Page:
The caller had observed ‘rust’ patches on the stems of Kerria japonica ‘Pleniflora’ in a client’s garden which he suspected was a form of blight. The ends of some stems were wilted. He asked whether he should prune affected stems or remove the whole plant.
Kerria japonica ‘Pleniflora’ is a double-flowered cultivar of a suckering shrub from China and Japan, a member of the Rosacea family, ‘Pleniflora’ is a very vigorous grower and bears large, fluffy yellow flowers in spring. While kerria has no serious insect or disease problems, it is susceptible to leaf spots, cankers, blights such as the bacterial fire blight..
Blight is the term for various plant diseases whose symptoms include sudden and severe yellowing, browning, spotting, withering, or dying of leaves, flowers, fruit, stems, or the entire plant. Usually the shoots and other young, rapidly growing tissues of a plant are attacked. Most blights are caused by bacterial or fungal infestations,
Humidity, rain, overhead watering, insects and oozing wounds on the plants themselves all contribute to infestations. Most bacteria require moisture. Plant pathologists have coined the following phrase to help gardeners: if they dry, they die. Keeping foliage dry and never working with wet plants are the two most important steps to be taken.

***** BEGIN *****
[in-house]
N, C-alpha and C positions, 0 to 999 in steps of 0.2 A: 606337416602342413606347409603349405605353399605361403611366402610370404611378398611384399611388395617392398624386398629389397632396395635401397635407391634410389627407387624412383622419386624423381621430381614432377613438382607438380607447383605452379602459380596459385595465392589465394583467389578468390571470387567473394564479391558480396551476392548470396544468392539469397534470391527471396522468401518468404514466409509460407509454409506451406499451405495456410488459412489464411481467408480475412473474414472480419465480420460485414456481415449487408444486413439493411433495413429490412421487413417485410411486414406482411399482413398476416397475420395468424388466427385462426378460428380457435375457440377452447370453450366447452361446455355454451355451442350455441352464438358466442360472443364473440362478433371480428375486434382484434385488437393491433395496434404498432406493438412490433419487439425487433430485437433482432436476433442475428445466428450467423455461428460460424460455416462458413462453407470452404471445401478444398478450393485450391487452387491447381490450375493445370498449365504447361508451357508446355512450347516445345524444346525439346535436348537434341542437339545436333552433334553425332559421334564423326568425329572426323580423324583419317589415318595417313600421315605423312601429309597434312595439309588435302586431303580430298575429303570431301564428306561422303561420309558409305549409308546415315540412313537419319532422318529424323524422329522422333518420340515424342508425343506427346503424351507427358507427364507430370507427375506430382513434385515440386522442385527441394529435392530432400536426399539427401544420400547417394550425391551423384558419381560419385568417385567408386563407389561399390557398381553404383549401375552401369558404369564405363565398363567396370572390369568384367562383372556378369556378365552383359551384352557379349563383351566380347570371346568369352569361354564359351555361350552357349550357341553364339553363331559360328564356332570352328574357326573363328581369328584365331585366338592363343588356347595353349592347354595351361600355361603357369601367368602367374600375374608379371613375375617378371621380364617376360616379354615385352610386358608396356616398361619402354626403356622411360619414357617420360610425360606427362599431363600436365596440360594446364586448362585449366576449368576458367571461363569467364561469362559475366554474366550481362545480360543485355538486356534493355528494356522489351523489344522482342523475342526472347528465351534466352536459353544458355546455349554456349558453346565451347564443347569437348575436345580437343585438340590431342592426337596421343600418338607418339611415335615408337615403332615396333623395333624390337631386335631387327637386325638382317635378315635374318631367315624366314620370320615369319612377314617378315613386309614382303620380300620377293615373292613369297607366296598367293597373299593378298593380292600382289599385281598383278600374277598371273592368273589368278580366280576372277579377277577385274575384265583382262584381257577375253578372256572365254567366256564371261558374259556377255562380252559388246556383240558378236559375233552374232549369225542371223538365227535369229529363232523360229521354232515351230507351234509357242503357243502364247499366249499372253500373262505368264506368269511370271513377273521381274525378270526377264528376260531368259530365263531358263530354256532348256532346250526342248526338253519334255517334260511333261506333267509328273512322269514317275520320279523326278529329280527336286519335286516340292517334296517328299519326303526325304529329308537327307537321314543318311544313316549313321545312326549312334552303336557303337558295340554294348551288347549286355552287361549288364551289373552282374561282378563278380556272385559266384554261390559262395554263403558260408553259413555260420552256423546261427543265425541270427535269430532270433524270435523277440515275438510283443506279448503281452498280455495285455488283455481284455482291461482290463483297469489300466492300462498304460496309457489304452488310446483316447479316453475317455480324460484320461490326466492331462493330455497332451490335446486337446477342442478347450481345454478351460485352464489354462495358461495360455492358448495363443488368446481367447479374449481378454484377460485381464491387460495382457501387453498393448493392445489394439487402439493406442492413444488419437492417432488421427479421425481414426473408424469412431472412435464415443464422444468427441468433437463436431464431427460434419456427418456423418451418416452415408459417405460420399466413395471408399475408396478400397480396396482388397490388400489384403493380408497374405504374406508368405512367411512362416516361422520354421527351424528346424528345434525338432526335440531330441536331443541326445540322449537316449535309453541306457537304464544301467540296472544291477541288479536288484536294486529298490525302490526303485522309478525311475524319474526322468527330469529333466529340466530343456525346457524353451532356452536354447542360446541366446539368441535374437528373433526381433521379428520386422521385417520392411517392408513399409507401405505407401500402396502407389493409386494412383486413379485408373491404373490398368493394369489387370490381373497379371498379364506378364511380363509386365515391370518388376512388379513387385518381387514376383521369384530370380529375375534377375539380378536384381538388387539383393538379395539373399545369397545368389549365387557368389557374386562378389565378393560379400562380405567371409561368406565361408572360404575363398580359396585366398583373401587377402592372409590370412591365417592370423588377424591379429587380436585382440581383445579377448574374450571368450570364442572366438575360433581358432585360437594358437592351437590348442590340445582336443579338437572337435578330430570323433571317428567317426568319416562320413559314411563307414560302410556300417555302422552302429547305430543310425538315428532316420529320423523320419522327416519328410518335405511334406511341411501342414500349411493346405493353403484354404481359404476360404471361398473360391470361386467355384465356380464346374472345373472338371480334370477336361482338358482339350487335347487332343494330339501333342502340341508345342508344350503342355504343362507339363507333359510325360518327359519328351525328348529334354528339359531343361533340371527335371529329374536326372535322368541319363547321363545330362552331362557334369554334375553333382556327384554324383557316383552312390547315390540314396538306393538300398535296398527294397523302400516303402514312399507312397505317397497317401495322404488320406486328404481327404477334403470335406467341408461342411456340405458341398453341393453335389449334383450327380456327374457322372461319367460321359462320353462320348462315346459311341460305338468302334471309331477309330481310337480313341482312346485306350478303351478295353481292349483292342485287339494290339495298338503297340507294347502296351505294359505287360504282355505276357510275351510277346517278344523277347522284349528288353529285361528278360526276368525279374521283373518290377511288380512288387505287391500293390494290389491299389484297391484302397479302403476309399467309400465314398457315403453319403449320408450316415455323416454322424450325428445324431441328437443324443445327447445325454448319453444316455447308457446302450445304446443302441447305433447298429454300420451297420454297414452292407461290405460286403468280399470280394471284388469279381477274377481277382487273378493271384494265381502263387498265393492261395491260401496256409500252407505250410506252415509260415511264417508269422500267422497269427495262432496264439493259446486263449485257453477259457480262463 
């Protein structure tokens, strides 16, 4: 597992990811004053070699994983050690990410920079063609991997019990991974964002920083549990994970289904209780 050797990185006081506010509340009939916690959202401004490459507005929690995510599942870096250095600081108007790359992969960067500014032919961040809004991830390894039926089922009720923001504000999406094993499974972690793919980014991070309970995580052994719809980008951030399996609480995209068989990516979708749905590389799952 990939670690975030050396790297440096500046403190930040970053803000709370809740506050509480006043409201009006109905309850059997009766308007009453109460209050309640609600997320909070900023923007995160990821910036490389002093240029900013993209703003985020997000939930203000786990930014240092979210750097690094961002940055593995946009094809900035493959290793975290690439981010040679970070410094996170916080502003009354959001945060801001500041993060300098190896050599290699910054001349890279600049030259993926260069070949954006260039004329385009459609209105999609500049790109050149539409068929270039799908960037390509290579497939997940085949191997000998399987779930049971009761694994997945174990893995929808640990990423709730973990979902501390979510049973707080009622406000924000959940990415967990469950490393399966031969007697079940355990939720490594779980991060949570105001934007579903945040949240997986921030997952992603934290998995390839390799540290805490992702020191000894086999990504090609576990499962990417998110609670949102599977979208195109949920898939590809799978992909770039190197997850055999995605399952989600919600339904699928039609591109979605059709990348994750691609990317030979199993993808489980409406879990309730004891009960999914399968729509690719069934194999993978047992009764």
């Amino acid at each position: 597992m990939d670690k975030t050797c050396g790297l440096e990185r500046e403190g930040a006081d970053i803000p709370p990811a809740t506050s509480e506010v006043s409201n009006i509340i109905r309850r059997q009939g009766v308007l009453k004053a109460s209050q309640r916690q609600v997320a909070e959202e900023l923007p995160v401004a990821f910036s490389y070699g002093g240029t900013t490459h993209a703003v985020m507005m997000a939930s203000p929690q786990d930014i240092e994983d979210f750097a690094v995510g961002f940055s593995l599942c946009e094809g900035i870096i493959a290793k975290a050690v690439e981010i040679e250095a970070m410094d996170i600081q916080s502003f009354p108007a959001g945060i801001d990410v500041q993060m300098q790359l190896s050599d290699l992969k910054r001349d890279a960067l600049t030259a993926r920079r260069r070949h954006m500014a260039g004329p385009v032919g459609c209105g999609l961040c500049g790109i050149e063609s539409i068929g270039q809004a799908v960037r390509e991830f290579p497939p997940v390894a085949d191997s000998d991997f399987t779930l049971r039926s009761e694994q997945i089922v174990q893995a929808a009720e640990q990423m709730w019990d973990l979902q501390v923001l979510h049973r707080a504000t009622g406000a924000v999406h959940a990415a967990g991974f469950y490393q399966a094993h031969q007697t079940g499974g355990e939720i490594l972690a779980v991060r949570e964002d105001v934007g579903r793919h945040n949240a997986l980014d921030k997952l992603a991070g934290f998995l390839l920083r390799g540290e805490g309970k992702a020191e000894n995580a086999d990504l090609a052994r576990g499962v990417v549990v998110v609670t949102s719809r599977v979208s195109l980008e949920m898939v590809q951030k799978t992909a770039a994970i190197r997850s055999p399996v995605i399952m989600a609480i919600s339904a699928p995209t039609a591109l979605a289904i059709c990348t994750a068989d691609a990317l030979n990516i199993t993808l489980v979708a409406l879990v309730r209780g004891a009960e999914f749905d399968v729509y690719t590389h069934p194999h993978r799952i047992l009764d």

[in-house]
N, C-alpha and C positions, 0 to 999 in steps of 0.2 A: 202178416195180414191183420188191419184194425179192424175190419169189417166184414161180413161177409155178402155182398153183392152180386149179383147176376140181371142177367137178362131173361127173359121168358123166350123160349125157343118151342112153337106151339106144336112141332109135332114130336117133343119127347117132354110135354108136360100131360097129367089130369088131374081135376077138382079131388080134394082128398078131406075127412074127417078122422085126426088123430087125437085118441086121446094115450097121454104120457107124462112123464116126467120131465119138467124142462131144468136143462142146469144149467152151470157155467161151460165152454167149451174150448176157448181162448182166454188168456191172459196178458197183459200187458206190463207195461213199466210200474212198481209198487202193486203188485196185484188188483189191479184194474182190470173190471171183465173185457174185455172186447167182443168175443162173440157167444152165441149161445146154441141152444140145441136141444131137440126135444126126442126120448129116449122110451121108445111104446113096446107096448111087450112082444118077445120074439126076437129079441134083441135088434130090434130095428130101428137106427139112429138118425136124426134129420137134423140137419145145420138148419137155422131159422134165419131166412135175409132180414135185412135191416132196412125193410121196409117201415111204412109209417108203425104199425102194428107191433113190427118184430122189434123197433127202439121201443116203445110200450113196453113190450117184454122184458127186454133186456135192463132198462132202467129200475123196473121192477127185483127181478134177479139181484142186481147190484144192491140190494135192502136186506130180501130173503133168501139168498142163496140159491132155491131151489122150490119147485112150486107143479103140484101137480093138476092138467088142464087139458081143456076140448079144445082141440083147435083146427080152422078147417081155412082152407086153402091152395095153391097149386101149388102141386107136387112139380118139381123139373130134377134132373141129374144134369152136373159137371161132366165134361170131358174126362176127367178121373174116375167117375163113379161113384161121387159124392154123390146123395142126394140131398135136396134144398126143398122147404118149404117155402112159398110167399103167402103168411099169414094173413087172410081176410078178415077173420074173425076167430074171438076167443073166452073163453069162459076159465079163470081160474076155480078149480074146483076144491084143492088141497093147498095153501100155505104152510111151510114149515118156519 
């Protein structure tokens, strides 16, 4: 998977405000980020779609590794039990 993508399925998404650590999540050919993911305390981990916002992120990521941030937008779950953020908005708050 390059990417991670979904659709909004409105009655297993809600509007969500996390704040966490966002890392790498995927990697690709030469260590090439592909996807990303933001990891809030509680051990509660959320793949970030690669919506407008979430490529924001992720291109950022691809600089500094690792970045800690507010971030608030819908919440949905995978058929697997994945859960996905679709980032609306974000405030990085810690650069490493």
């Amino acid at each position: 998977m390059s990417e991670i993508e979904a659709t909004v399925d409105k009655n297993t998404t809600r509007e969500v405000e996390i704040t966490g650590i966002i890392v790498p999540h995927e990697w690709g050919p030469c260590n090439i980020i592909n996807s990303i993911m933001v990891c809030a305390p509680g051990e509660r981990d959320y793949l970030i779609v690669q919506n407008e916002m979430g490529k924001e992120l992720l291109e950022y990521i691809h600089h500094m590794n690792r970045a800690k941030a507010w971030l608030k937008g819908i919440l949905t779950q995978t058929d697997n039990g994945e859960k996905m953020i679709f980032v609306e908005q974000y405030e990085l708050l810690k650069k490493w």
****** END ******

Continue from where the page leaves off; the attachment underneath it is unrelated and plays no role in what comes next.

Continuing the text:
Control measures include removing and destroying infected branches. Sick plants provide a source of infection that spreads the disease to all susceptible plants in the vicinity. Prune the affected limbs 30 cm below any visible lesion using sterilized tools.
If the shrub appears to be severely affected the bacteria may have reached the roots. Some of these bacteria can live in the soil or inside dead and dying roots for many years so remove and destroy the whole plant, removing as much of the root system as possible.
Discard all material removed by putting the material in garbage destined for a landfill or burning the material if legally allowed to do so. Do not discard in a municipal yard waste program.
References: D. Deardorrff and K. Wadsworth, What’s Wrong With My Plant, Timber Press, 2009